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News article created on 2 December 2016

Boaters' Update

Welcome to the latest edition. In 2016’s penultimate Boaters’ Update you’ll find the usual broad platter of news, opinion (yours) and events along with an assorted mix of mild festive cheer – and the odd request for help!

Gloucester Docks 30 Nov 2016 Gloucester Docks 30 Nov 2016

Welcome to the latest edition. In 2016’s penultimate Boaters’ Update you’ll find the usual broad platter of news, opinion (yours) and events along with an assorted mix of mild festive cheer – and the odd request for help!

As always, if there’s a particular topic you’d like to see in a future edition, or a regular feature you think will be useful, then please get in touch. In the meantime, click on the links below to jump to the article of your choice:

Happy boating,

Damian

News round-up and the fortnight ahead

Since the last edition you may have heard, or seen, that:

  • 23 Nov – We announced that we are on the lookout for volunteers to help teach school children in North Yorkshire about the wonders of their local waterways through our ‘Explorers’ education programme.
  • 23 Nov – We called on entrepreneurs who would like to drop anchor on London’s busy canals to get on-board with an exciting new commercial opportunity in Little Venice, one of the Capital’s most picture-perfect spots.
  • 25 Nov – England’s first ever coast-to-coast canoe project, the Desmond Family Canoe Trail, invited canoeists to join in a ‘Santa Splash’ festive paddle along the Leeds & Liverpool Canal in Liverpool on Saturday 10 December and Blackburn on Sunday 11 December.
  • 25 Nov – Work started to restore four lock gates on the 200-year old Leeds & Liverpool Canal in Wigan as part of a £170,000 upgrade to the waterway.

And if you’re wondering what you can enjoy on or by a canal in the next couple of weeks then you might be interested in:

  • 17 Nov to 2 Jan 2017 – Get your skates on and head to the National Waterways Museum Gloucester to show off your footwork at some ice-skating.
  • 3 to 24 Dec – Join Santa and his crew at Anderton Boat Lift for a festive cruise along the River Weaver Navigation sharing songs and stories, and with a gift for each child.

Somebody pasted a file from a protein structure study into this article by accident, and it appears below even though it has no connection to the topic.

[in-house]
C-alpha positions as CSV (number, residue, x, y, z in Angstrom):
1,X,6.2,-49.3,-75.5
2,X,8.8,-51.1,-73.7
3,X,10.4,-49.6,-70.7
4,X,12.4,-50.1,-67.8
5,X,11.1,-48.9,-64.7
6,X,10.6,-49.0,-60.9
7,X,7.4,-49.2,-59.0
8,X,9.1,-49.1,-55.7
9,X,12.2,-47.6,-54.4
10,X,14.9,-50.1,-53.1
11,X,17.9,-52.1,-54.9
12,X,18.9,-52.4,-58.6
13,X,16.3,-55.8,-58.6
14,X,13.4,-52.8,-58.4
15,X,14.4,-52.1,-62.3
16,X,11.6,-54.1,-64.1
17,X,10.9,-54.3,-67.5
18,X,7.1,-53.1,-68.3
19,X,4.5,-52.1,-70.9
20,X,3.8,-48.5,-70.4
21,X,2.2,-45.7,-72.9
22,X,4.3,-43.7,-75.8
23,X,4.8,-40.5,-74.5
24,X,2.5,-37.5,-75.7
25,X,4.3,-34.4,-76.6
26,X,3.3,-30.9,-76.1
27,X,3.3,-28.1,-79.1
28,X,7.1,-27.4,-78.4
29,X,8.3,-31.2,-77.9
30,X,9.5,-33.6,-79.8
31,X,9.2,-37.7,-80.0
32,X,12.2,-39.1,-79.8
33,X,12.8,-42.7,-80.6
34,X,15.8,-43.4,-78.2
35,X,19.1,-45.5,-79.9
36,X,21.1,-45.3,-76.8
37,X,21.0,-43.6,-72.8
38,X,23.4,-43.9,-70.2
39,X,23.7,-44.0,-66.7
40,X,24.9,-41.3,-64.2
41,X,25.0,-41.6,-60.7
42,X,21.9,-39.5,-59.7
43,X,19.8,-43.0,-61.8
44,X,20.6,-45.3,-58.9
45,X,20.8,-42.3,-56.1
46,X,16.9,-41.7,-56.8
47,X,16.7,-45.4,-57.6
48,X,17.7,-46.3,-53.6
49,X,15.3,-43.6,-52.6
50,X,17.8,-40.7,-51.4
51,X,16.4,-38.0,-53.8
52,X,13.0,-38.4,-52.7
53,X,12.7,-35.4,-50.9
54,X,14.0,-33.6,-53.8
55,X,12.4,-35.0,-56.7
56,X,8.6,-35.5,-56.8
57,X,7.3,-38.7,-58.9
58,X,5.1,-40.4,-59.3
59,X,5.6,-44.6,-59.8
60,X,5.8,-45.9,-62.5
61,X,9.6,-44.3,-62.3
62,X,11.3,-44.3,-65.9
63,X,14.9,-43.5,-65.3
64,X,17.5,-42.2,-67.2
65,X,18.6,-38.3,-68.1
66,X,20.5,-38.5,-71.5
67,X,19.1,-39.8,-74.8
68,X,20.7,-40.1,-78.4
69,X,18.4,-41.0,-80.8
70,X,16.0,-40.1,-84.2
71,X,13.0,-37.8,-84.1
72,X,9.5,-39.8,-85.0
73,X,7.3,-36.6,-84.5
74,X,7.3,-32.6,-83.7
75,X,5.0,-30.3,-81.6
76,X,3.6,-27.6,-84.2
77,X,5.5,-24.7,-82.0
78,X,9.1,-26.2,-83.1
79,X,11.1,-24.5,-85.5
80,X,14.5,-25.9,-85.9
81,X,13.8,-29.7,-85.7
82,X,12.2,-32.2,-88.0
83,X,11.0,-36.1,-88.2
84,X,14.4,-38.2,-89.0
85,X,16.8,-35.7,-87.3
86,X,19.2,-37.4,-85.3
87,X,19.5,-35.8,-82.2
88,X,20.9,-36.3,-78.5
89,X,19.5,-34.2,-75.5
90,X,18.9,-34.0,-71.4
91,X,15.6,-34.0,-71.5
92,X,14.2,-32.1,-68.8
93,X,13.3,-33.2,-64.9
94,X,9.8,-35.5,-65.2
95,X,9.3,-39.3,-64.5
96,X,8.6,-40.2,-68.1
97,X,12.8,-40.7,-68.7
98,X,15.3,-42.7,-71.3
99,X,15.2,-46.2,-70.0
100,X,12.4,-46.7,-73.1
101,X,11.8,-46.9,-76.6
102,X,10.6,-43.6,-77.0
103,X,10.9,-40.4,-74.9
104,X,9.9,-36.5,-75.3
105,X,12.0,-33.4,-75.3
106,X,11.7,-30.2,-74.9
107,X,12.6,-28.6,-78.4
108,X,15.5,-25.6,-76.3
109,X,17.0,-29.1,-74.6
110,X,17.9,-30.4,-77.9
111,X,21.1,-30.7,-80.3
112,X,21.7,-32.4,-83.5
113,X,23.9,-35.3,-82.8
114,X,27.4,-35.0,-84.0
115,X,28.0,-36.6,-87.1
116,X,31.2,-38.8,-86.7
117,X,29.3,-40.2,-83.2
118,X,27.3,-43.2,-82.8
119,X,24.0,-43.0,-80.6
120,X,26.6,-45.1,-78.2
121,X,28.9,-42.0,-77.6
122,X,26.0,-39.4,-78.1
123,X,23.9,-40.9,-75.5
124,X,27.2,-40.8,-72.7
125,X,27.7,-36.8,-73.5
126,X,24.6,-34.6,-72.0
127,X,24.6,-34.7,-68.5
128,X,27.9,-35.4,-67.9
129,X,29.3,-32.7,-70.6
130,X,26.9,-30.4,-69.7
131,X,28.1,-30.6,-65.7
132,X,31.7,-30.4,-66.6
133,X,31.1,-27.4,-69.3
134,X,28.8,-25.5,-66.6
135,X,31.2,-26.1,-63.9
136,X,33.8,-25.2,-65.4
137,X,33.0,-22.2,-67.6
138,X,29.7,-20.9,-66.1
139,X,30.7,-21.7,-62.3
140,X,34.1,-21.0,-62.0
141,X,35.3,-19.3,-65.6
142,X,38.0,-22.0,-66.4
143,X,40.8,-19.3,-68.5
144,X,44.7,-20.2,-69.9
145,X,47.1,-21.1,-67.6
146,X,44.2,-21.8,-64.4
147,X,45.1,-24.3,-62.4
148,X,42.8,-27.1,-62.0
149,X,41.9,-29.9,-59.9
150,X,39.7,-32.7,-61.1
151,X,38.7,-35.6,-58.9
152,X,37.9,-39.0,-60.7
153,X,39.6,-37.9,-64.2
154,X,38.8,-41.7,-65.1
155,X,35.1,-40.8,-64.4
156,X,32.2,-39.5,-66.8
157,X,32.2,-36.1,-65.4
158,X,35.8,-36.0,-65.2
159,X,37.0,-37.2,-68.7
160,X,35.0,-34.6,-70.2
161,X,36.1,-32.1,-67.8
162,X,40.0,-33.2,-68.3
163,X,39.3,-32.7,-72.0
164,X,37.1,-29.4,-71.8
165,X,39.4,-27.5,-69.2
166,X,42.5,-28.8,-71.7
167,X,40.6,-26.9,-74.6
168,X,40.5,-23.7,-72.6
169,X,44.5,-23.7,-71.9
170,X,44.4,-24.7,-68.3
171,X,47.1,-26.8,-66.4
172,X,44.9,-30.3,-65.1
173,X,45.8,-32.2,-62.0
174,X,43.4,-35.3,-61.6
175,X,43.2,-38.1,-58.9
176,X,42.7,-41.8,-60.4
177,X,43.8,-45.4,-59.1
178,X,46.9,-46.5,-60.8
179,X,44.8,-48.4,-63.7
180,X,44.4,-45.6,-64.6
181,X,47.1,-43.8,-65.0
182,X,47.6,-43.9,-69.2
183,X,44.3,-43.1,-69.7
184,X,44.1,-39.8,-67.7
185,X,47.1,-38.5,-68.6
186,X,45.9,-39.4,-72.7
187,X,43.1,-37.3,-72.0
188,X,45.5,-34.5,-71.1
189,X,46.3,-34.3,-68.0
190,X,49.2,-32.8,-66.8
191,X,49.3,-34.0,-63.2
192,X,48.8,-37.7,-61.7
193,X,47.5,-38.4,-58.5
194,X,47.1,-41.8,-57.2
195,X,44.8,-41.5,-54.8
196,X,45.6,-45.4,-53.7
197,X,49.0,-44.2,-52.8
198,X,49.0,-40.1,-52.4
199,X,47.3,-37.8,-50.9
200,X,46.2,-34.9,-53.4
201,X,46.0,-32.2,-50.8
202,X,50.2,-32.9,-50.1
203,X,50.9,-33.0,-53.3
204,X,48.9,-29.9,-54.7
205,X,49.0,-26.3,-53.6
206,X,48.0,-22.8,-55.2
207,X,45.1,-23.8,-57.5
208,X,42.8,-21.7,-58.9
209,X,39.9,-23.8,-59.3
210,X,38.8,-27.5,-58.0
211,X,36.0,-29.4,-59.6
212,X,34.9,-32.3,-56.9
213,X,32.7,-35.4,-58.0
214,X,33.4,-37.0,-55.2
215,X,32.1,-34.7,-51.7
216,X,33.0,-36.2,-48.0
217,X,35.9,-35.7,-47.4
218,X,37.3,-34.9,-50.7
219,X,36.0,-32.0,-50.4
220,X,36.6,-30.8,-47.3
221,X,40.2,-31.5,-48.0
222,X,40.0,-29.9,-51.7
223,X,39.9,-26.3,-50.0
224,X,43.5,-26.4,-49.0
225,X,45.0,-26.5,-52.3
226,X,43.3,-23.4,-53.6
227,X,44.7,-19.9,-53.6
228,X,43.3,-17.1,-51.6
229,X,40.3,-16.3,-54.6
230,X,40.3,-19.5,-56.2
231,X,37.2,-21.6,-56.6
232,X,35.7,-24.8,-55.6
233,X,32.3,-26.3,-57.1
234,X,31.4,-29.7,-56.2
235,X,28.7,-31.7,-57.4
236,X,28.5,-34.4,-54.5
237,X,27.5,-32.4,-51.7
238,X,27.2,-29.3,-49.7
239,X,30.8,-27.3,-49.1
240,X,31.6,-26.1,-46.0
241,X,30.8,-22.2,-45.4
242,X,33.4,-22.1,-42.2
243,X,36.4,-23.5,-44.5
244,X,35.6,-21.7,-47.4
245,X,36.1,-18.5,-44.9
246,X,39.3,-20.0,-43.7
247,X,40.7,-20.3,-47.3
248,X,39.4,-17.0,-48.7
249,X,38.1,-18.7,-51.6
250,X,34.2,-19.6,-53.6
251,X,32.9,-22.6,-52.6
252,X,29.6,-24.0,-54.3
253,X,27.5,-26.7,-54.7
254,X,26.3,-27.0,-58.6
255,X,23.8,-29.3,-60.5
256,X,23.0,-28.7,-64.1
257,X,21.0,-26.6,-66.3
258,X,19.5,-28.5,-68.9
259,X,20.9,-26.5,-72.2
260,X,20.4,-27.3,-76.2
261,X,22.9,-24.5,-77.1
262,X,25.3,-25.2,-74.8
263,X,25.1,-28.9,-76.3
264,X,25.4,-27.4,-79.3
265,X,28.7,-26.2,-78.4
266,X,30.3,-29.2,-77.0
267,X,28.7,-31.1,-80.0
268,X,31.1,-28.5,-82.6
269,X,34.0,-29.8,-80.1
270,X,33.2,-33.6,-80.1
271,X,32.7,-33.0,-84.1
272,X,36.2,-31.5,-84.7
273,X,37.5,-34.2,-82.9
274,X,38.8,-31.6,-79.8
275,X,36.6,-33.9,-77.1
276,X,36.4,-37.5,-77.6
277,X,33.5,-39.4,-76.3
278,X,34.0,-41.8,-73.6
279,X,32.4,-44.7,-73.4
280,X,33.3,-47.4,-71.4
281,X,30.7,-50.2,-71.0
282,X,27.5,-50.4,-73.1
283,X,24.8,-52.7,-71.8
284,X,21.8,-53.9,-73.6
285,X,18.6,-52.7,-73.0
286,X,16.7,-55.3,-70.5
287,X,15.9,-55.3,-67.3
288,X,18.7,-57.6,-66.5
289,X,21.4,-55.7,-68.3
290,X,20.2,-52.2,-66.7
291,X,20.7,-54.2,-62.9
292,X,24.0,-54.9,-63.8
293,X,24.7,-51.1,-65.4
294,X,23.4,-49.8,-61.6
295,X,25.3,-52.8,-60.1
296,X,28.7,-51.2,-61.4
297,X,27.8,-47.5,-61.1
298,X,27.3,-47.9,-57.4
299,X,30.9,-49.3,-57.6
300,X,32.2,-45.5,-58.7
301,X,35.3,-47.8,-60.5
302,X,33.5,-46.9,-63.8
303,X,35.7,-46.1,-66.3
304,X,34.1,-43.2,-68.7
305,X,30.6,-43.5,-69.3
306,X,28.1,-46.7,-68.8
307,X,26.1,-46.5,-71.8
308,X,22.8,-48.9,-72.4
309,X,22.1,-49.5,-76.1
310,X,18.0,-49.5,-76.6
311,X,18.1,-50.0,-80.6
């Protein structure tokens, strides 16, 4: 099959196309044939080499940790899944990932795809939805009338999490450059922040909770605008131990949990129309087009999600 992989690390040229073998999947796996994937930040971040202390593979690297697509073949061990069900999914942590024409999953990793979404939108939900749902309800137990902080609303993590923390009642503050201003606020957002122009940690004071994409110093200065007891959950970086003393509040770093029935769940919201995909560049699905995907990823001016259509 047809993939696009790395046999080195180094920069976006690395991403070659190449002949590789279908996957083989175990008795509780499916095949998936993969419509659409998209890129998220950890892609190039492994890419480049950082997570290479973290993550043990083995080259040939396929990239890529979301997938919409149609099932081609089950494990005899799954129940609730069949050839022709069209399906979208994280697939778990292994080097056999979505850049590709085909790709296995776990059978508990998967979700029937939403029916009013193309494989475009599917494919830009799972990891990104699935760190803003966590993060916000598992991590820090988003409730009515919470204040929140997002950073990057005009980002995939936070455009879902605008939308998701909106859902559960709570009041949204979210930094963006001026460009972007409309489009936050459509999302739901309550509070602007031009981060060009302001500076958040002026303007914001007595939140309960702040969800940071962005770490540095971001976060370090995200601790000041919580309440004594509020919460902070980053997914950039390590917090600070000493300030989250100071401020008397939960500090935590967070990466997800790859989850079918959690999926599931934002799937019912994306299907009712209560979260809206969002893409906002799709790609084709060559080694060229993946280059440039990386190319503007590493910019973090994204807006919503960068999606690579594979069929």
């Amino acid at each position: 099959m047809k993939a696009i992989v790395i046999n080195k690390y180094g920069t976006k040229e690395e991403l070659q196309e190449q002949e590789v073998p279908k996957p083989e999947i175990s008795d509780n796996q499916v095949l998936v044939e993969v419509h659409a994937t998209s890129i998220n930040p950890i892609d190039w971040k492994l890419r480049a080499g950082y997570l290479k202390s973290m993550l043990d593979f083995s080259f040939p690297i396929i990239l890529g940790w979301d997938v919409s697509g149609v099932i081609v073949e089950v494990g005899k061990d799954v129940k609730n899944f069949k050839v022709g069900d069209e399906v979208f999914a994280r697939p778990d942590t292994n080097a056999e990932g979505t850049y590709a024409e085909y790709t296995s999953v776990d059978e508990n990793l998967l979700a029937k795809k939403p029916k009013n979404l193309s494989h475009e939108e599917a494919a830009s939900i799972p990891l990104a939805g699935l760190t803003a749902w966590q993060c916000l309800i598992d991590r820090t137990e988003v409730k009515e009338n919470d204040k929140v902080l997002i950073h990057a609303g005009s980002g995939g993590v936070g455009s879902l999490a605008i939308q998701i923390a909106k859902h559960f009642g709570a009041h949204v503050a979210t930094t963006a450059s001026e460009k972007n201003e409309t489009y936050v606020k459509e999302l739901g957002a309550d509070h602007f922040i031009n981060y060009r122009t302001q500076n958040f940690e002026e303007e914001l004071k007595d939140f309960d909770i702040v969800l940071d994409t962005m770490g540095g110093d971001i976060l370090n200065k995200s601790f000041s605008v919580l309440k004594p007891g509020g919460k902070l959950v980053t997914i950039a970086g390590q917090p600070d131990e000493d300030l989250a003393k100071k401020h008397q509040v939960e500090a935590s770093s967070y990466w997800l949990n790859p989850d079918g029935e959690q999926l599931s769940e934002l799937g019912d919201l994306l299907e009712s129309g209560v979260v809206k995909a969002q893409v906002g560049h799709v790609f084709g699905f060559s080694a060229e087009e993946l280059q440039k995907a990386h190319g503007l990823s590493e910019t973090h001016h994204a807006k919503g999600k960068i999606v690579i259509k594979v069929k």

• 17 Dec – Head along to the first ever Foxton illuminated boat fest – there’ll be lantern-making, boat trips and a festive boat parade accompanied by fireworks and a fire sculpture with a £250 prize for the best dressed boat.
  • 3 to 18 Dec – If, like me, you can usually be found on Christmas Eve dashing around the shops trying to bag that knock-out present then why not dispense with the stress this year and have a more relaxed shopping experience in the next couple of weeks on or next to a canal – you’ll find them on various days in Bradford on Avon, Birmingham, London and at Standegde Tunnel.

Of course there are plenty of other activities and volunteering opportunities around the network so please visit the events section of the website to find the perfect one for you.

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Deck the boat with boughs of willow

If, at this time of year, you can often be found retorting ‘bah, humbug’ then you’re unlikely to be bothered by underwhelming Christmas decorations. On the other hand you may revel in celebrating the festive season with a dazzling display.

Snowed in narrowboat on the canal at Apperley BridgeWhichever camp you fall in to there’s no denying that decorating a boat comes with it’s own challenges. With years of experience, colleague and boater Debbi Figueiredo shares her thoughts on the options.

“December already and it’s barely three weeks before the big celebration. This year has disappeared so quickly, sadly most likely a symptom of my advancing years.

“Christmas celebrations are a bright spot of colour and fun during the darkest part of the year. I just can’t wait for the dark to be over and like to brighten up the boat with festive decorations. In the confined space of a narrowboat cabin you can’t go too mad. A full size Christmas tree, in my opinion, is rather over the top.”